In times when Australians are opting for the inner-city experience over the idyllic life of the suburbia and choosing balconies instead of backyards, ‘Walkability’ has certainly become a prime criteria for selecting homes. Michael Yardney for the Property Update asserts that homes closer to amenities, transport and healthcare facilities will be among the more sought after.
While the nominal or non-inflation adjusted home value will give you a rough idea of growth, the true picture is only reflected once you take inflation into account and adjust home values against it. Cameron Kusher for The Property Observer says that this is the ‘Real’ home value- a significant insight for those investing in the property market.
For instance, prices over the capital cities showed a cumulative hike of 2.8% over the first quarter of 2013, yet in real terms, the growth should only be considered 2.4% (little below) as there was a hike in Consumer Price Index by 0.4% too.
Over the last 17 years, calculating upto the March 2013 quarter, home value has increased roughly 3.4 times whereas the real value has increased only 2.2 times. This then is the effect of inflation, something that cannot certainly be ignored. Kusher smartly illustrates the falls in home values across the capital cities (including both the cases in his argument: inflation-adjusted home values and the non-inflation adjusted ones).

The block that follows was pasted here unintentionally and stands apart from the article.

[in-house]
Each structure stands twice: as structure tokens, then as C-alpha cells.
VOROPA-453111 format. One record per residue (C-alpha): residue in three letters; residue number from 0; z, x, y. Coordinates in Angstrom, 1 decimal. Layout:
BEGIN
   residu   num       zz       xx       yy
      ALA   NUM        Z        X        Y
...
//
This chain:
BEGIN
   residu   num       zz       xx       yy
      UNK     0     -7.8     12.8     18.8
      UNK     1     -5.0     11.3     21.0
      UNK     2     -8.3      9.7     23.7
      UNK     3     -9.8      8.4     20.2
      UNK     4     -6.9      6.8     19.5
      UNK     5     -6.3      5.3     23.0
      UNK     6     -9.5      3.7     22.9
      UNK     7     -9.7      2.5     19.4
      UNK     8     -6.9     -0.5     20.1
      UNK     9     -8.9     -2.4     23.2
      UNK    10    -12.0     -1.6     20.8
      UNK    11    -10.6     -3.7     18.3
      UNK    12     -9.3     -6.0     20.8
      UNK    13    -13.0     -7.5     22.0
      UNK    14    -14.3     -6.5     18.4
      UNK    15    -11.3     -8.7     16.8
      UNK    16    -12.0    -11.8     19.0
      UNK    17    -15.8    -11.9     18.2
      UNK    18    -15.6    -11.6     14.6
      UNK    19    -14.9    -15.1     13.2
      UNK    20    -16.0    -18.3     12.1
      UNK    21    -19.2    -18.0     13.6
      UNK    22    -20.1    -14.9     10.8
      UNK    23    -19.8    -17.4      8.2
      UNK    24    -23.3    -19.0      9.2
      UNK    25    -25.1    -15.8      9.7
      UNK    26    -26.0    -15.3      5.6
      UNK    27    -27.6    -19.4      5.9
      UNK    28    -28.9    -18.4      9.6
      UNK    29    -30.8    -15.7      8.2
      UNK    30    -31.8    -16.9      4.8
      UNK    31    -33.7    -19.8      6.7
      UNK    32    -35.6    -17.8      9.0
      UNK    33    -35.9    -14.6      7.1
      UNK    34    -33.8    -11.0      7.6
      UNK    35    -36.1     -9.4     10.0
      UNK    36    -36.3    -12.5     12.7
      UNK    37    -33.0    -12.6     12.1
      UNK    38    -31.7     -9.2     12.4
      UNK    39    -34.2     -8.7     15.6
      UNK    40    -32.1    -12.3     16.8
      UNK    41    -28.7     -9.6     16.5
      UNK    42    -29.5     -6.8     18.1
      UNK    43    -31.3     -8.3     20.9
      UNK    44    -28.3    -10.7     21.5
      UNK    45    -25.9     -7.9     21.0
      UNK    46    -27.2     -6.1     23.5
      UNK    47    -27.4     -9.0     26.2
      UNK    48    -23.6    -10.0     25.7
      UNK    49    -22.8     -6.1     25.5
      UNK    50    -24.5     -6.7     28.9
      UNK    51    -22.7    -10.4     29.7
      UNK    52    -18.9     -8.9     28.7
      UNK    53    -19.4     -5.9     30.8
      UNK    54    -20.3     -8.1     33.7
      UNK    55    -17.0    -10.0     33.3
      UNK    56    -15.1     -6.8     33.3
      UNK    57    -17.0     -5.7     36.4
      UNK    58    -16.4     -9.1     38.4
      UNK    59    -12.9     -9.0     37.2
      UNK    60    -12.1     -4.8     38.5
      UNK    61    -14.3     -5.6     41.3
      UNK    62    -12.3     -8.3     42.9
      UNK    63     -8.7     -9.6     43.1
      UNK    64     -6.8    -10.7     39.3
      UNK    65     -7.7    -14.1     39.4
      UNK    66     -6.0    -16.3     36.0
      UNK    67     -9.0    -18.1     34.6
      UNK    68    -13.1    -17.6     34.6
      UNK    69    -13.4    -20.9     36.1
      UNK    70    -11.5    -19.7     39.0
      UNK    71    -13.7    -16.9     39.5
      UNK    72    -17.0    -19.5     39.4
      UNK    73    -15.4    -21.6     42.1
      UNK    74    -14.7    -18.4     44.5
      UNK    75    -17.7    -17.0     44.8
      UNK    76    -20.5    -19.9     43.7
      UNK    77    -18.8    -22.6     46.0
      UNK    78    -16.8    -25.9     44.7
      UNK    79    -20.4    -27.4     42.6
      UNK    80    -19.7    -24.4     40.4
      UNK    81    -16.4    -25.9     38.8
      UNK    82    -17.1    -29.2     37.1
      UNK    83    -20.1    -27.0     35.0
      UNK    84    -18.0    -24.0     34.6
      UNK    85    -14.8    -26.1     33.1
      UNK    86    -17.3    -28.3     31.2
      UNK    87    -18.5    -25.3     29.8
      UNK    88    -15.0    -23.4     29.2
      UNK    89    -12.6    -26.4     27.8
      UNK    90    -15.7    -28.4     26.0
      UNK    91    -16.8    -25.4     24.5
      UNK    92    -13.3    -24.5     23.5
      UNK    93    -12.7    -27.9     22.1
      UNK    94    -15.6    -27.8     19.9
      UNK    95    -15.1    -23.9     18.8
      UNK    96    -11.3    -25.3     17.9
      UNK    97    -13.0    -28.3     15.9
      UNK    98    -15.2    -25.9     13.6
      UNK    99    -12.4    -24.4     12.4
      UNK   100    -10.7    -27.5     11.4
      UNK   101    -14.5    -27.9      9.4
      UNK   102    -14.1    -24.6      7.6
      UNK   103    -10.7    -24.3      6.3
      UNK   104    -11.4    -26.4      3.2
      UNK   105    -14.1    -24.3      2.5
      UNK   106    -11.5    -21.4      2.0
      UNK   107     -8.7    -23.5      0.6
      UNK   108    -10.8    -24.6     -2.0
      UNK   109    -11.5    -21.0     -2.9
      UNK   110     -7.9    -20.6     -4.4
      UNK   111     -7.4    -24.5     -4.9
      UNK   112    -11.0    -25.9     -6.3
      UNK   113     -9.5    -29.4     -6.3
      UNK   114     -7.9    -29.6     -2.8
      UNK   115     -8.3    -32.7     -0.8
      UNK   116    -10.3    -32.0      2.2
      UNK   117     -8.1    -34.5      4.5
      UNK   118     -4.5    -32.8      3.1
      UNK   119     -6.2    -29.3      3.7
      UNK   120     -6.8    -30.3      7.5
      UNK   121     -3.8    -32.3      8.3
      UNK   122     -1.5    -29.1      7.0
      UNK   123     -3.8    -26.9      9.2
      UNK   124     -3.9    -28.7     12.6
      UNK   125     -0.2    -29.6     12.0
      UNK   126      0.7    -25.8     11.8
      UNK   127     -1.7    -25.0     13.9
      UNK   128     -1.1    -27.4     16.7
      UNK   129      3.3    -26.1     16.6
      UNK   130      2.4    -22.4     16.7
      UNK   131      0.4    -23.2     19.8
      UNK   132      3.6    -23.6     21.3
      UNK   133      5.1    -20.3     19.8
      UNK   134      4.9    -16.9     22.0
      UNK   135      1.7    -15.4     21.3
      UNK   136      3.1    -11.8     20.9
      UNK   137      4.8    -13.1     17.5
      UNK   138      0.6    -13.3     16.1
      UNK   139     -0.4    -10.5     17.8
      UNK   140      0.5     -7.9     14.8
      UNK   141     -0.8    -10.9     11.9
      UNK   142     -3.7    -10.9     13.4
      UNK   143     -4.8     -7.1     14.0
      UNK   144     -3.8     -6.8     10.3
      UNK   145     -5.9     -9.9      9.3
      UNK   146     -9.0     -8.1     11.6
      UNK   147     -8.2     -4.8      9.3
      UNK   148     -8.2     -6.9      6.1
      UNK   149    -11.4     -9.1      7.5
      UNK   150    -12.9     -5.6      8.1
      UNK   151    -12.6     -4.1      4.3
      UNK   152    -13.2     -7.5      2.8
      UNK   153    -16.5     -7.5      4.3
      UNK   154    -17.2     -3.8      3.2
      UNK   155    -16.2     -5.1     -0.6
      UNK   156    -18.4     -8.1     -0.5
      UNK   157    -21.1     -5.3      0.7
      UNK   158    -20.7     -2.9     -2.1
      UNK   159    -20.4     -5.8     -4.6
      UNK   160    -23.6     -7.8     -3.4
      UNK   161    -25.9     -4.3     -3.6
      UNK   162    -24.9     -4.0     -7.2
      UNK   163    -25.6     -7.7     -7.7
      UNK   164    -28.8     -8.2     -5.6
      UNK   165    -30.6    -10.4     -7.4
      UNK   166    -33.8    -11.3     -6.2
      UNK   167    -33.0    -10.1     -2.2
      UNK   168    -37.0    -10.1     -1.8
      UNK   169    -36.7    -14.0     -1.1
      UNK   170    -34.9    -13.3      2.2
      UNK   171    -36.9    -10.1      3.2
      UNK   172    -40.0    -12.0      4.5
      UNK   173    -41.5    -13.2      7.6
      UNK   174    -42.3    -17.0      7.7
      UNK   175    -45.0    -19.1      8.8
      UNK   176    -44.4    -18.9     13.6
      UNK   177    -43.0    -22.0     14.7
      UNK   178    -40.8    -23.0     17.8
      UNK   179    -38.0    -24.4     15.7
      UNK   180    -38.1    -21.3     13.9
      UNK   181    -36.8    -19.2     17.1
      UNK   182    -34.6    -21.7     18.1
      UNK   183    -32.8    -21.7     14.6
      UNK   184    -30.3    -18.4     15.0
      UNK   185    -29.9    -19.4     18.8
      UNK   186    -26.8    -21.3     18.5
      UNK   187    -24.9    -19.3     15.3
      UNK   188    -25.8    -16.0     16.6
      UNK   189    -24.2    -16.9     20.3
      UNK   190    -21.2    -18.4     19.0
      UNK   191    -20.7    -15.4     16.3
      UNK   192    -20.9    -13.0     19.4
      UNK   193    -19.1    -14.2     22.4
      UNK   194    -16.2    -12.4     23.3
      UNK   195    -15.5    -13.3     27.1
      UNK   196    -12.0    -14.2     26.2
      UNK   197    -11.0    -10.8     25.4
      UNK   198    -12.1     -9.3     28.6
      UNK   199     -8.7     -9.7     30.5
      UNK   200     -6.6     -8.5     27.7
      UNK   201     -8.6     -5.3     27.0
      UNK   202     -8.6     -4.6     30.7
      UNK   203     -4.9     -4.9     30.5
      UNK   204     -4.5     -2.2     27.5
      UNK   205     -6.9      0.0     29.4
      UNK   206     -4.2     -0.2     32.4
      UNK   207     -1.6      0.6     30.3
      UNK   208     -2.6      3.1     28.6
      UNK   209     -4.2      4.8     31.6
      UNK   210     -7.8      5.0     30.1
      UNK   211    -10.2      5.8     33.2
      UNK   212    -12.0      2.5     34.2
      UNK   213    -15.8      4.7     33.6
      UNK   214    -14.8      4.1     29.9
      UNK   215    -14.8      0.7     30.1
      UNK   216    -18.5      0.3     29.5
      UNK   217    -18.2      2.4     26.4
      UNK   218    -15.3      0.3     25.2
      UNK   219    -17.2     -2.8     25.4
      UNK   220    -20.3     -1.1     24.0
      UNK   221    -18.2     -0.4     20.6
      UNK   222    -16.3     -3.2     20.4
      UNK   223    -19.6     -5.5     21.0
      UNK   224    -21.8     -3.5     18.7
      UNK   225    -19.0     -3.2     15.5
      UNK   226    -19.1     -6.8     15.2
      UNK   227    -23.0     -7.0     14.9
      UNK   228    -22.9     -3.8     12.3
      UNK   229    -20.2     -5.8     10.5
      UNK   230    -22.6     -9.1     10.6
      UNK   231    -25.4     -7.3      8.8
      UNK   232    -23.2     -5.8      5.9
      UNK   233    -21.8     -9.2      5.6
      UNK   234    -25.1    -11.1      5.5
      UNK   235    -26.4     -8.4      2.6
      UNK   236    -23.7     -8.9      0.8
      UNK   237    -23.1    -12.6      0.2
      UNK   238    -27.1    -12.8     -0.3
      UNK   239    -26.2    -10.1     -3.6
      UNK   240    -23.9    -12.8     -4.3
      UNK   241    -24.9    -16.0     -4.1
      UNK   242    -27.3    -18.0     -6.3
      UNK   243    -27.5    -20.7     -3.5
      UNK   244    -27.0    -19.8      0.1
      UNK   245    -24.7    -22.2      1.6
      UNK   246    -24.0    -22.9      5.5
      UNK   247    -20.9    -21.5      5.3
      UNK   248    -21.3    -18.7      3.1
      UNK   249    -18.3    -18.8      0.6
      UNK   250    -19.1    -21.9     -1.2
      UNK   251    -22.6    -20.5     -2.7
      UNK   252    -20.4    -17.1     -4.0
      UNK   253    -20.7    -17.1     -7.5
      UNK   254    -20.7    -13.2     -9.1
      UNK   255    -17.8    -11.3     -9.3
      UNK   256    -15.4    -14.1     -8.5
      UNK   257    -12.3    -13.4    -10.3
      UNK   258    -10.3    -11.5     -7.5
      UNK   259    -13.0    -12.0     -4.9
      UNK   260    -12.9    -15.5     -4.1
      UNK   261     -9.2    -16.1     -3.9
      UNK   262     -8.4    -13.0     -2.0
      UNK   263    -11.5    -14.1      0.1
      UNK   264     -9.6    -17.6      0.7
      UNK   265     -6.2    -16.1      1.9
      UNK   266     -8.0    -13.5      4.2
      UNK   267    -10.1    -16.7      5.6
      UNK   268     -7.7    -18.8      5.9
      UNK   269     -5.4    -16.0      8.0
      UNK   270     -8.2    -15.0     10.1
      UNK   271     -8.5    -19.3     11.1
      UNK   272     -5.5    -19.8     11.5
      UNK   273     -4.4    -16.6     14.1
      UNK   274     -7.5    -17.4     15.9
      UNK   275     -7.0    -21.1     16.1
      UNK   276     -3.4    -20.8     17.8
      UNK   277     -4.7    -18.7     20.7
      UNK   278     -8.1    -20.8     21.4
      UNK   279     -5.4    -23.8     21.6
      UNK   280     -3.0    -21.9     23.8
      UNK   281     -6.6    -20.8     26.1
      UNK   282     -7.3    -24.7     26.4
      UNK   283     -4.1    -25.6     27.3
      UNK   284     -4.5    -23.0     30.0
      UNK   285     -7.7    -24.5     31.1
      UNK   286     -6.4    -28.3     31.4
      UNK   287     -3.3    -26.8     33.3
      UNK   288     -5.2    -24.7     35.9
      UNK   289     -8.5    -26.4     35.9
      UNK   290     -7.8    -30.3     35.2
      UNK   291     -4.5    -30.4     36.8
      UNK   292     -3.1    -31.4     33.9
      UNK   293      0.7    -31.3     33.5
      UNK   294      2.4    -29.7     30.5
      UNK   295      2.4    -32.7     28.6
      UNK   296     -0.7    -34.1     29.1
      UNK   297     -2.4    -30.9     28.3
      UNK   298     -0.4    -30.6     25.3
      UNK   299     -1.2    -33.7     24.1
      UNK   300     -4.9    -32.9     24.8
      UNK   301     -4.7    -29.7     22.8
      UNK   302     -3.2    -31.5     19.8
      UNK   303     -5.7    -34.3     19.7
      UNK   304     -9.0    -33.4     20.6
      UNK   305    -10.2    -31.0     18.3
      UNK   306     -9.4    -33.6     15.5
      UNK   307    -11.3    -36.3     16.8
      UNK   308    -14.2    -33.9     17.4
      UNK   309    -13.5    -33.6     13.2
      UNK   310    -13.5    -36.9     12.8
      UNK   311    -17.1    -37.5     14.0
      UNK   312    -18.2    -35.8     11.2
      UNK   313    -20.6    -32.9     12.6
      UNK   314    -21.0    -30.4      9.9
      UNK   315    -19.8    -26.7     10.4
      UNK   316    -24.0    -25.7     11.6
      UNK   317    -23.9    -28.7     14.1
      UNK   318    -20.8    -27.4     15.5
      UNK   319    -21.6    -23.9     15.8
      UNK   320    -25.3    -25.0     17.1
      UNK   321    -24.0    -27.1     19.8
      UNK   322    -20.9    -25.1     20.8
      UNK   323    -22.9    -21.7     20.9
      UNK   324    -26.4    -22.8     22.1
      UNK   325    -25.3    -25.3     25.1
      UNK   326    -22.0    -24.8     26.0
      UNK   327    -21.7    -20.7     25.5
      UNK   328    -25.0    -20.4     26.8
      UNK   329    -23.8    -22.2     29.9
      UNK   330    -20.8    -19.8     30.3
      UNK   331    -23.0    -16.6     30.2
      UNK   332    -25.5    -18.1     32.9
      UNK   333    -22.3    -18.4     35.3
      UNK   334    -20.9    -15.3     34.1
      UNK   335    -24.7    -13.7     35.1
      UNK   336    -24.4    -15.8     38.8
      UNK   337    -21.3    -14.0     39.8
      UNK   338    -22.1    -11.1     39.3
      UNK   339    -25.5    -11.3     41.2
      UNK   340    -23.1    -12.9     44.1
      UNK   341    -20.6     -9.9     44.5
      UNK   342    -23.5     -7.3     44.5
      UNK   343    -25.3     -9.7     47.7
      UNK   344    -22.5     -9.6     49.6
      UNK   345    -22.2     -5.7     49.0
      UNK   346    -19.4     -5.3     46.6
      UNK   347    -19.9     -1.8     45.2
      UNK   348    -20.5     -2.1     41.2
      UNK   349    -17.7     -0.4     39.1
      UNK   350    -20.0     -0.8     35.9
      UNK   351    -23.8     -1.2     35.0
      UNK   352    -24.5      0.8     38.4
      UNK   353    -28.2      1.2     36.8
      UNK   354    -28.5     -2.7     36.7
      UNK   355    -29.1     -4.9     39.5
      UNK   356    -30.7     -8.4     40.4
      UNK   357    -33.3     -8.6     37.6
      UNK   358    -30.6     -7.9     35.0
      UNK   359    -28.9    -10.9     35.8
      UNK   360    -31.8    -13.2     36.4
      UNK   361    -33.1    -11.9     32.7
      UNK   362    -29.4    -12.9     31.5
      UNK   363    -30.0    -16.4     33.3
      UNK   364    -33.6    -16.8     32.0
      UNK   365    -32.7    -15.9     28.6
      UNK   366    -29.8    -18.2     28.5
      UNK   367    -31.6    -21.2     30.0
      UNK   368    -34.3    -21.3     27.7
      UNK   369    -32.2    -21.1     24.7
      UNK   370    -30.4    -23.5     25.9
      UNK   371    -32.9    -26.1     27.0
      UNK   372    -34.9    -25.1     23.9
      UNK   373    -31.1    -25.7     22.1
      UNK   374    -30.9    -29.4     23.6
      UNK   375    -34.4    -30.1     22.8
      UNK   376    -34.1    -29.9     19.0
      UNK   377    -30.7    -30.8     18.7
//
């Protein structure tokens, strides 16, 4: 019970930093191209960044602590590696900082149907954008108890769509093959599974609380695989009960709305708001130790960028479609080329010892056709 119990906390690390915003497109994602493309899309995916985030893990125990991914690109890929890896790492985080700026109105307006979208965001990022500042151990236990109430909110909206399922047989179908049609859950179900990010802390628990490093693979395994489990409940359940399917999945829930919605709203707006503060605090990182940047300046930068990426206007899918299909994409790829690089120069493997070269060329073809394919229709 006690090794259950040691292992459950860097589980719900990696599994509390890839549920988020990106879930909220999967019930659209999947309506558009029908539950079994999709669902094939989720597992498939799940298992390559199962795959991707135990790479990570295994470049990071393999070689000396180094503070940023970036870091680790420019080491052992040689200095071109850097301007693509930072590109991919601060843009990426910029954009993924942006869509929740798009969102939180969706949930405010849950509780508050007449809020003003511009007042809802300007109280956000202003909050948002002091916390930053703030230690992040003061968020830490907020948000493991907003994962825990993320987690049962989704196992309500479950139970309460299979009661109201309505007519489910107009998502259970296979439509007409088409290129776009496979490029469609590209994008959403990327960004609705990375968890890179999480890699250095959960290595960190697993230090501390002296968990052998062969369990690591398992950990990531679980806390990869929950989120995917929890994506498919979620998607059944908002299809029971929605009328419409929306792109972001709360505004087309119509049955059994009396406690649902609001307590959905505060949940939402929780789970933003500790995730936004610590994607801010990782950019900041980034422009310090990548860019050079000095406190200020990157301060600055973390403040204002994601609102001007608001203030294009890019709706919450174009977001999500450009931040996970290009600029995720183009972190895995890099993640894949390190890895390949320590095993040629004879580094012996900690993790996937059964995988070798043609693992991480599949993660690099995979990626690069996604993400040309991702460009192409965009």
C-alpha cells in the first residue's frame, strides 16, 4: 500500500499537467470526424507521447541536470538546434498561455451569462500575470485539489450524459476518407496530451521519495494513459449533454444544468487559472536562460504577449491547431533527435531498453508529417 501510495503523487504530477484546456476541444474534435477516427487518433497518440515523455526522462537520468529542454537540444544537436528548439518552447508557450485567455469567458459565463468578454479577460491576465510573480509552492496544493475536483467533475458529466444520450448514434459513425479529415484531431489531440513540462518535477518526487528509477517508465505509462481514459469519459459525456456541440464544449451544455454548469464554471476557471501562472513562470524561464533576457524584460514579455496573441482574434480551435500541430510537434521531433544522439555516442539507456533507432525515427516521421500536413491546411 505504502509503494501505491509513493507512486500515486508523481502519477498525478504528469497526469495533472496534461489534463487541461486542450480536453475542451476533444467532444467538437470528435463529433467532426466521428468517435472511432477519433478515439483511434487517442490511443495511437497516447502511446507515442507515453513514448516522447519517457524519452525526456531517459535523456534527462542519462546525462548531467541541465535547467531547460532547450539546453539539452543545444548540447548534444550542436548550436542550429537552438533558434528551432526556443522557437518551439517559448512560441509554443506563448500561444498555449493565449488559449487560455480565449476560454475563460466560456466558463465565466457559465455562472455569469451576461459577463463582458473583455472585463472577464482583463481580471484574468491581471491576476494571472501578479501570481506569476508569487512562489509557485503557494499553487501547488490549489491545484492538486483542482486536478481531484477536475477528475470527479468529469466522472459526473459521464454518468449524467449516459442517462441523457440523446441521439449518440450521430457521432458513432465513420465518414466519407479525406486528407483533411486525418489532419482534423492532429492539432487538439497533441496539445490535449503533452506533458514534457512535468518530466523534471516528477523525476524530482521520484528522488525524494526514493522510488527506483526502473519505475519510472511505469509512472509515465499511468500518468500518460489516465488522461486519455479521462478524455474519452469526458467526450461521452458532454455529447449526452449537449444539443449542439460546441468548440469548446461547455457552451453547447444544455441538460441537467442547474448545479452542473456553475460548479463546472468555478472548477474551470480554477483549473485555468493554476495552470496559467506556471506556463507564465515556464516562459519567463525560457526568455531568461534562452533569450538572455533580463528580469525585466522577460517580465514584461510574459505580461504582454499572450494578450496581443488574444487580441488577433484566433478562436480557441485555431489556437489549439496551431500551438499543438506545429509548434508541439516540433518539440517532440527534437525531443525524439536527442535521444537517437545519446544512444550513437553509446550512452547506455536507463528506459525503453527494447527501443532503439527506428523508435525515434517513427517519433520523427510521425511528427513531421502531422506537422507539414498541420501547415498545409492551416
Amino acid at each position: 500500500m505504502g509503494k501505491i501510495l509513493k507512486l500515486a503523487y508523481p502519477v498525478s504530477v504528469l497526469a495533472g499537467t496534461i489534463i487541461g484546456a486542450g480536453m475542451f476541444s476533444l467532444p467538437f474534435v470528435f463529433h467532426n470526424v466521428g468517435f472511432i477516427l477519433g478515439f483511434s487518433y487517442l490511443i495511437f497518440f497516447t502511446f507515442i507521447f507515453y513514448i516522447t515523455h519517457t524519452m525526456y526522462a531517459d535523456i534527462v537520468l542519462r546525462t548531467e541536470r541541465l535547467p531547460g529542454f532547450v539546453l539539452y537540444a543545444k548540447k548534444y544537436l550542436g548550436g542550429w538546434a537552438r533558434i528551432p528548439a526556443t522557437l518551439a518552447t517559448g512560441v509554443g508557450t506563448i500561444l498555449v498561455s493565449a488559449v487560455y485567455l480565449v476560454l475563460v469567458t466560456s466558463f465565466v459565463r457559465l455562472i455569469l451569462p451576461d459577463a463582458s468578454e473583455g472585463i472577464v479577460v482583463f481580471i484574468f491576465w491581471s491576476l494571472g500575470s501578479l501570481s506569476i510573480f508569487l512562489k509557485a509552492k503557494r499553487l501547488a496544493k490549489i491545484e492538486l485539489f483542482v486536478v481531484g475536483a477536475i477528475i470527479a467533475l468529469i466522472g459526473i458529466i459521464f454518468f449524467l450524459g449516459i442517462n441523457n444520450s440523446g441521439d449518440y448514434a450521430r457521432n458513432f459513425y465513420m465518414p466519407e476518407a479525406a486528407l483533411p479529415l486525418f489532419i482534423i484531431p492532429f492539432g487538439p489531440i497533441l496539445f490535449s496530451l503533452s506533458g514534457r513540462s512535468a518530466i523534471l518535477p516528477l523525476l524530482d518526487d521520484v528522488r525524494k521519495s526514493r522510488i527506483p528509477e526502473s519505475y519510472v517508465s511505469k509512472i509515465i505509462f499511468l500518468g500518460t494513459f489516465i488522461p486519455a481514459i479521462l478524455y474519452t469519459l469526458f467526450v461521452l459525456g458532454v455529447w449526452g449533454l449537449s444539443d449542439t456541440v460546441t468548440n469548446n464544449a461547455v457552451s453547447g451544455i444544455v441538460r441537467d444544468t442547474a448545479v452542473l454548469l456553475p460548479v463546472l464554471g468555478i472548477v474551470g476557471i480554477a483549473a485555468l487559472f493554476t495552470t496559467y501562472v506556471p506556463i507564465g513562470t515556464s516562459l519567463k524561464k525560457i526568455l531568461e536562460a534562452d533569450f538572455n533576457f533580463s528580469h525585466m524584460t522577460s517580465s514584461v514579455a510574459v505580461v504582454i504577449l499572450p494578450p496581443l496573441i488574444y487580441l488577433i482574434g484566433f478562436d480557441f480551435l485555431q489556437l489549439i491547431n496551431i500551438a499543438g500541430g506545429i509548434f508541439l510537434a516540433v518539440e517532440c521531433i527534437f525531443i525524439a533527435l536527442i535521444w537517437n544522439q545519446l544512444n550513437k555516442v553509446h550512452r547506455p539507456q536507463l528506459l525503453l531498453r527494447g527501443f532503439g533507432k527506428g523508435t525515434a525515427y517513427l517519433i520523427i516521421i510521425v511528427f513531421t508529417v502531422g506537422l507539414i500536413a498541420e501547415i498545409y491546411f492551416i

Home value spurts in recent future will keep very close to inflation; may be a notch higher due to the low cash rate environment prevailing now.
You can read the full article here.
Do you know the difference between your real and nominal home value?
If you are a smoker, chances are you might end up significantly reducing the value of your property. I was glancing through a survey report by Pfizer Canada which revealed that smoking inside residential premises can shrink the resale price of homes by up to 29%. Pfizer Canada is a pharmaceutical organization whose products encourage users to quit smoking. The survey commenced on 31st January and concluded on 6th February.
Astonishing facts from the study:
- As many as 401 participants in the survey who were real estate agents acknowledged that it is tougher to sell house whose inhabitants were smokers.
- Home owners lose up to $107,000 on a residence located in Ontario, where the average resale value of homes is presently $369,000(!)
- About 56% of the participants agreed that majority of buyers would dislike homes which have been previously occupied by smokers. Similarly, about 26% of the respondents asserted that most buyers would vehemently oppose purchasing homes belonging to smokers!
- Nearly half of the participants said that smoking inside homes adversely impacts resale valuation of properties.
- According to other respondents, smokers stain walls and carpets of homes, besides leaving a foul stench.
I am not sure if the impact of smoking on your home value is quite as drastic as this study makes it. Pharmaceuticals are well known to have a way with numbers and statistics. Nonetheless there now is (yet another) reason to quit smoking.